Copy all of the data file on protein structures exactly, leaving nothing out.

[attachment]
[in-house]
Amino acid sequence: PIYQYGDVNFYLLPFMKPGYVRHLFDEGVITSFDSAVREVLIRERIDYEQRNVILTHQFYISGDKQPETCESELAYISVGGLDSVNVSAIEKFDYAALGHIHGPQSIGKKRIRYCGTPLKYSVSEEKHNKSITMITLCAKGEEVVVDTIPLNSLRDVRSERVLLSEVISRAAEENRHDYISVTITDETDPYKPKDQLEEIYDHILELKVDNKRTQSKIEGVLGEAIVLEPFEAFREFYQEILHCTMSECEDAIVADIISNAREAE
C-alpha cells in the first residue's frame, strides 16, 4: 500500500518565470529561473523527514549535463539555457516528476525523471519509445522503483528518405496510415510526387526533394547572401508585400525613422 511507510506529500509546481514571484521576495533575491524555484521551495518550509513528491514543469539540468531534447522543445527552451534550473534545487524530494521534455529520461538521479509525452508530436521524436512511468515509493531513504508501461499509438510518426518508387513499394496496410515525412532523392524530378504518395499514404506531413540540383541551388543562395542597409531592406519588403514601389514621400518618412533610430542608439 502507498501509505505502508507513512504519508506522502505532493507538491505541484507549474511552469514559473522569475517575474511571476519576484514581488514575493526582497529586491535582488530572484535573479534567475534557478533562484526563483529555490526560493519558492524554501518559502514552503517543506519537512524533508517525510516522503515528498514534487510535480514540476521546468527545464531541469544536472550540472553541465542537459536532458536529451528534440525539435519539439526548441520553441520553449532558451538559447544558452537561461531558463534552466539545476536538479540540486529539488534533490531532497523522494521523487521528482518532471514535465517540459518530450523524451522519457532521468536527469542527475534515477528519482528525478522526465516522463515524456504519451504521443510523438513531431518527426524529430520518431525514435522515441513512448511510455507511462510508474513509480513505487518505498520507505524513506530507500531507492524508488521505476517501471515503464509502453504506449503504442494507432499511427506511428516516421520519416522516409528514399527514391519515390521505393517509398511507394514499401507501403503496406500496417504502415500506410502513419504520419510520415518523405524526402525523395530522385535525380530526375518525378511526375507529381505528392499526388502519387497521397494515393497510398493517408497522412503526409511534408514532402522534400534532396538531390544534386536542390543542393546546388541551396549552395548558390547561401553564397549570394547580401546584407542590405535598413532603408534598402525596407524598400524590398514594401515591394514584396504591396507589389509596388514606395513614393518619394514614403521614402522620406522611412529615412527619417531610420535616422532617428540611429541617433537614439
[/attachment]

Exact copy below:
[in-house]
Amino acid sequence: PIYQYGDVNFYLLPFMKPGYVRHLFDEGVITSFDSAVREVLIRERIDYEQRNVILTHQFYISGDKQPETCESELAYISVGGLDSVNVSAIEKFDYAALGHIHGPQSIGKKRIRYCGTPLKYSVSEEKHNKSITMITLCAKGEEVVVDTIPLNSLRDVRSERVLLSEVISRAAEENRHDYISVTITDETDPYKPKDQLEEIYDHILELKVDNKRTQSKIEGVLGEAIVLEPFEAFREFYQEILHCTMSECEDAIVADIISNAREAE
C-alpha cells in the first residue's frame, strides 16, 4: 500500500518565470529561473523527514549535463539555457516528476525523471519509445522503483528518405496510415510526387526533394547572401508585400525613422 511507510506529500509546481514571484521576495533575491524555484521551495518550509513528491514543469539540468531534447522543445527552451534550473534545487524530494521534455529520461538521479509525452508530436521524436512511468515509493531513504508501461499509438510518426518508387513499394496496410515525412532523392524530378504518395499514404506531413540540383541551388543562395542597409531592406519588403514601389514621400518618412533610430542608439 502507498501509505505502508507513512504519508506522502505532493507538491505541484507549474511552469514559473522569475517575474511571476519576484514581488514575493526582497529586491535582488530572484535573479534567475534557478533562484526563483529555490526560493519558492524554501518559502514552503517543506519537512524533508517525510516522503515528498514534487510535480514540476521546468527545464531541469544536472550540472553541465542537459536532458536529451528534440525539435519539439526548441520553441520553449532558451538559447544558452537561461531558463534552466539545476536538479540540486529539488534533490531532497523522494521523487521528482518532471514535465517540459518530450523524451522519457532521468536527469542527475534515477528519482528525478522526465516522463515524456504519451504521443510523438513531431518527426524529430520518431525514435522515441513512448511510455507511462510508474513509480513505487518505498520507505524513506530507500531507492524508488521505476517501471515503464509502453504506449503504442494507432499511427506511428516516421520519416522516409528514399527514391519515390521505393517509398511507394514499401507501403503496406500496417504502415500506410502513419504520419510520415518523405524526402525523395530522385535525380530526375518525378511526375507529381505528392499526388502519387497521397494515393497510398493517408497522412503526409511534408514532402522534400534532396538531390544534386536542390543542393546546388541551396549552395548558390547561401553564397549570394547580401546584407542590405535598413532603408534598402525596407524598400524590398514594401515591394514584396504591396507589389509596388514606395513614393518619394514614403521614402522620406522611412529615412527619417531610420535616422532617428540611429541617433537614439